L.A. settles with hundreds of victims of LAPD officer who snooped for celebrity private eye Anthony Pellicano
It started with a cryptic threat: a dead fish and a rose left inside a Los Angeles Times reporter’s car, and a note that simply read “Stop” on the fractured windshield.
An FBI investigation into the threat would uncover a criminal scheme in which celebrity private eye Anthony Pellicano was illegally gathering information for his star-studded list of clients.
The scandal ensnared Hollywood powerhouses, executives and celebrities as well as a Los Angeles Police Department detective, Sgt. Mark Arneson, whom Pellicano paid to provide him with confidential law enforcement records on hundreds of people.
Fifteen years later, the city of Los Angeles is about to compensate victims of the scheme as part of a class action lawsuit settlement.
The City Council on Wednesday approved a deal that will pay a total of $285,600 to be divided among the 345 people identified by the FBI investigation as victims of Arneson’s record checks, according to court records.
The victims will divide the funds according to how many times Arneson accessed their records on Pellicano’s behalf. An additional amount of up to $575,000 will be paid to the lawyers representing the class.
A spokesman for the Los Angeles city attorney’s office said he could not discuss the settlement until it is finalized by the court.
The class action suit was one of several delayed for years as Pellicano, Arneson, a prominent entertainment attorney and a phone company engineer were tried and convicted of federal crimes connected to the work of the private investigator.
Lawyers for the class action suit argued that the city was liable for the invasion of privacy against the victims and negligent supervision of the detective.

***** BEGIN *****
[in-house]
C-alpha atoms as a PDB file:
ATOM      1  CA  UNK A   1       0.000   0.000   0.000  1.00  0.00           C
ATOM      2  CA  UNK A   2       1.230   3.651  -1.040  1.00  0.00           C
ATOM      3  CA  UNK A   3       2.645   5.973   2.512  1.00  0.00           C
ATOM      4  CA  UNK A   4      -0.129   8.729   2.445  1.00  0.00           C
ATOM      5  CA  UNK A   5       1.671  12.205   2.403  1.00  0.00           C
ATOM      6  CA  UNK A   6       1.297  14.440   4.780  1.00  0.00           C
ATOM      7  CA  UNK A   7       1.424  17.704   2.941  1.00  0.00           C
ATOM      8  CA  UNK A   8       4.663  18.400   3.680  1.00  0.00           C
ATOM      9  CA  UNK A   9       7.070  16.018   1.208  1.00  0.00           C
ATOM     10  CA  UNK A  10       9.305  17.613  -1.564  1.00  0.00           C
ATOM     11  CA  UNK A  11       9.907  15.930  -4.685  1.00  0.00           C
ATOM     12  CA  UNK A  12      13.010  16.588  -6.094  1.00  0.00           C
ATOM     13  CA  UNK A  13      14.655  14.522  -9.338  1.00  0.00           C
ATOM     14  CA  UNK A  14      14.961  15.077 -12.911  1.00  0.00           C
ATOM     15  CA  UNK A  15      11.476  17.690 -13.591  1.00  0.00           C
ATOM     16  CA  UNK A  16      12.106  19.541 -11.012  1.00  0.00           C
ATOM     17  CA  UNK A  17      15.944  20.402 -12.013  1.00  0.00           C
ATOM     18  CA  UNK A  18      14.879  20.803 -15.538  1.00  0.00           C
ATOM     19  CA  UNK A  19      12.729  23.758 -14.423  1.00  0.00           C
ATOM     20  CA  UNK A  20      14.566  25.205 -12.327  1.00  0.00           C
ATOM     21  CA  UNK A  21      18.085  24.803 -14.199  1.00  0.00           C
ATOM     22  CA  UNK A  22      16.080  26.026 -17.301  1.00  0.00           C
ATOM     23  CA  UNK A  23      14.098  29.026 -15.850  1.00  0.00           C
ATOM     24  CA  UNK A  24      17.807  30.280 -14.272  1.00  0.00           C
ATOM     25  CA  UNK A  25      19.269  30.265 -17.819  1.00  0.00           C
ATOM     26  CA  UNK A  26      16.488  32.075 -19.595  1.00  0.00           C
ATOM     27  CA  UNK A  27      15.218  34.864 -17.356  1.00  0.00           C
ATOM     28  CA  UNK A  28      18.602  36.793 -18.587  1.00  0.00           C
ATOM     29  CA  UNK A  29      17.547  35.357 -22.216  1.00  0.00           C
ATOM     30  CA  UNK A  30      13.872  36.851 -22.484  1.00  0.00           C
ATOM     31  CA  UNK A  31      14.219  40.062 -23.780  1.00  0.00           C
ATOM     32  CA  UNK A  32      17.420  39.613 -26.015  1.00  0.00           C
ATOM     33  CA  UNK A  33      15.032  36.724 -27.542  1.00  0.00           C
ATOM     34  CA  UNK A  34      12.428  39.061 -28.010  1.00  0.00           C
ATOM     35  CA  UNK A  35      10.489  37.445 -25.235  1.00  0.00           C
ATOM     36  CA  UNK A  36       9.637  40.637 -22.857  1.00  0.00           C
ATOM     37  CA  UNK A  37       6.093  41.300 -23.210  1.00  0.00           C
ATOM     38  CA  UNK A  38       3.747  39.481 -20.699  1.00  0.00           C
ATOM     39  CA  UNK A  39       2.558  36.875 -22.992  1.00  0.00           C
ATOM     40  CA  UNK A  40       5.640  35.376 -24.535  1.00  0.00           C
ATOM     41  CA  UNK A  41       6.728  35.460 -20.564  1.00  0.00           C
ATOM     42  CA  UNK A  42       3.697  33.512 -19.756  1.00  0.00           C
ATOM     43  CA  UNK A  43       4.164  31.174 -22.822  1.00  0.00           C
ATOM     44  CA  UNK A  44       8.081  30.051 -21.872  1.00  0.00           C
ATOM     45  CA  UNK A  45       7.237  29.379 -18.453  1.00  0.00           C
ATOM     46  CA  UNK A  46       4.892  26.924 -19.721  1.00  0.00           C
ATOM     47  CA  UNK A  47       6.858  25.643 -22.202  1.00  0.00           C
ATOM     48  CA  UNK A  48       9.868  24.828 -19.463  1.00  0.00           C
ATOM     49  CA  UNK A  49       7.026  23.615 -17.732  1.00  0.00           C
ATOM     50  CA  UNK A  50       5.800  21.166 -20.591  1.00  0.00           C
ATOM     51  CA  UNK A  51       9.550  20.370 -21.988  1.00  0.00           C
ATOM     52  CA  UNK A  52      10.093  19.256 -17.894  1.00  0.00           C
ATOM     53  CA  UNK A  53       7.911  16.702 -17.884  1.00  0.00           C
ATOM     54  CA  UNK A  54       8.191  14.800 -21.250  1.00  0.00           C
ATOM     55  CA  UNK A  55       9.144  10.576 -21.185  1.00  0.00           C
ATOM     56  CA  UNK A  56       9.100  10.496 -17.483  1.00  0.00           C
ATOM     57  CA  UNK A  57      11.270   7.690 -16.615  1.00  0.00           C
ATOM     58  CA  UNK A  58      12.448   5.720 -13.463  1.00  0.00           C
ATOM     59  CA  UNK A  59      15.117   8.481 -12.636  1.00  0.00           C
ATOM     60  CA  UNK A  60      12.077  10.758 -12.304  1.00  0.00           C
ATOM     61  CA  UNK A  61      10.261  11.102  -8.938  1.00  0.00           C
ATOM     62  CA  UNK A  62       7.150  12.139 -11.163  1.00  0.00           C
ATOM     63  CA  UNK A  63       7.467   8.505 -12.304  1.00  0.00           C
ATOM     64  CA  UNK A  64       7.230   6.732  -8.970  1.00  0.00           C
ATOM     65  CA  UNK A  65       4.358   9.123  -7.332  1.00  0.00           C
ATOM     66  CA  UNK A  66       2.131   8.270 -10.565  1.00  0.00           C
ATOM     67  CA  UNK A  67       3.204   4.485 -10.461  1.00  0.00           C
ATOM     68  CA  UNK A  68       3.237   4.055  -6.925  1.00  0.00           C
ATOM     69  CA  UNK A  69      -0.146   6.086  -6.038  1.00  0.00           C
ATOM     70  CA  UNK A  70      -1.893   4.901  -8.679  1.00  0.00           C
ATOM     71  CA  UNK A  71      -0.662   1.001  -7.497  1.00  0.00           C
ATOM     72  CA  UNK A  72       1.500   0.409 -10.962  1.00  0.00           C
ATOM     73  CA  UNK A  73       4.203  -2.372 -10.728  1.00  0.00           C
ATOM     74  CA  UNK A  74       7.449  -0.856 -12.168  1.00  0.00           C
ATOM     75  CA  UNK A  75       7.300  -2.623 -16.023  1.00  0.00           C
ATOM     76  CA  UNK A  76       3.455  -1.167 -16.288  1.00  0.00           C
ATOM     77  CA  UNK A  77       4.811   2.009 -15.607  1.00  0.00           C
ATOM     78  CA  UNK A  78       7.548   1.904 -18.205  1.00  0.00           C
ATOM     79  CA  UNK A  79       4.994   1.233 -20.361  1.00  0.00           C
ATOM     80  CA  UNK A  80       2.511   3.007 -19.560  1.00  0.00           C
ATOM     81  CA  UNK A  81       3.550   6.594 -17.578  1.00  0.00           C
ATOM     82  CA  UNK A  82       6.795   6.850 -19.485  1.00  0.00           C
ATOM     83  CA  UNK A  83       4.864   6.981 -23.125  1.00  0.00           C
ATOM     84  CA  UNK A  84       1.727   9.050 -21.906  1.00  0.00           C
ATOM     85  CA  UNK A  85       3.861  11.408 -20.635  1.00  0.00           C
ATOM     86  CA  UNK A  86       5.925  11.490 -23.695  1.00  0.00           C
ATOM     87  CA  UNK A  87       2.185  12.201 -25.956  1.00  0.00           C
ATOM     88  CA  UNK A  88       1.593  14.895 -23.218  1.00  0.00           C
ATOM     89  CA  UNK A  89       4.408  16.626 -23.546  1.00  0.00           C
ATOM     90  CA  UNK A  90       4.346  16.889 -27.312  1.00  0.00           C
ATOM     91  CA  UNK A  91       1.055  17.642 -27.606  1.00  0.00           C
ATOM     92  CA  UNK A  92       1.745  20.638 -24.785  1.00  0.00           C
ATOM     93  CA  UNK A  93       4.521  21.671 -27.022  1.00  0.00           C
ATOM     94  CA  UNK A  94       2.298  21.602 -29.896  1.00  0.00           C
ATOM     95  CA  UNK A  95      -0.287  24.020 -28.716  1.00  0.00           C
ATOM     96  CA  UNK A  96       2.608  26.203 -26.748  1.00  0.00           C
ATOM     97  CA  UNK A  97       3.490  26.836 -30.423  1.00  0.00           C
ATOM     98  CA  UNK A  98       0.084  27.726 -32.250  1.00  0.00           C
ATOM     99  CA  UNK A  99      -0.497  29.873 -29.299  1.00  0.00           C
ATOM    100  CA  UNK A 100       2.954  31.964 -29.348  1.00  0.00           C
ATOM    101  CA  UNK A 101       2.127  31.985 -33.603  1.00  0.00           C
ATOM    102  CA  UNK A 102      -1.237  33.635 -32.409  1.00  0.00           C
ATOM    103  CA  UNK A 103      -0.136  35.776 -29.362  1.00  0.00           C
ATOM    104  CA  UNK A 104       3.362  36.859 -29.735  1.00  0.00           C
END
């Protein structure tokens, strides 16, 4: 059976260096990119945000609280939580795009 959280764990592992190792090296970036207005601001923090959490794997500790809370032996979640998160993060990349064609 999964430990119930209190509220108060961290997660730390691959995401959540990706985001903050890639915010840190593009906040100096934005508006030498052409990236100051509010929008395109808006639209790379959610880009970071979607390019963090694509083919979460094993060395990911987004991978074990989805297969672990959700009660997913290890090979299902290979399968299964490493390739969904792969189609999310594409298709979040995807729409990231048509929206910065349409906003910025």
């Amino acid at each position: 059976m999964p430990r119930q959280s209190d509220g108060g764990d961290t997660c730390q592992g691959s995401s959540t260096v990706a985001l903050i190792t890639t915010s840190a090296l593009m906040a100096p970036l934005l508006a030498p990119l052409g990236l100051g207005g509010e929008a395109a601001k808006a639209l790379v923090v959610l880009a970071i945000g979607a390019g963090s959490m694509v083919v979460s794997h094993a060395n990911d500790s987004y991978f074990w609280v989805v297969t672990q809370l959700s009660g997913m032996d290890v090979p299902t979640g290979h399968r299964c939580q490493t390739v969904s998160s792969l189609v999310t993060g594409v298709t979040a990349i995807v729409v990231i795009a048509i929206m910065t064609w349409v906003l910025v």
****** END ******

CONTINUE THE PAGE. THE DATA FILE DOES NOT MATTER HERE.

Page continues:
Among the named plaintiffs was Monika Zsibrita, who had demanded money from comedian Chris Rock, saying he was the father of her child. (He wasn’t.) Rock hired Pellicano to investigate.
The city attorney argued that the lawsuit should be thrown out, saying Arneson’s actions in accessing confidential law enforcement information did not further police business. But a judge rejected the argument.
The plaintiffs’ attorneys did not return messages for comment.
The investigation into Pellicano began in 2002, when reporter Anita Busch’s car was vandalized and the threat left on her windshield. FBI agents followed the trail to Pellicano’s offices, where they found explosives and evidence leading them to discover numerous illegally wiretapped phone conversations and tapes of Pellicano talking with his clients about wiretaps.
Pellicano was accused of bribing police officers to search law enforcement databases and bribing phone company workers to wiretap his clients’ opponents, allowing him to listen to their most intimate conversations.
Pellicano was sentenced to 15 years in prison for illegal wiretaps and running a criminal enterprise. Arneson, who also was convicted of running a criminal enterprise, was sentenced to about 10 years.
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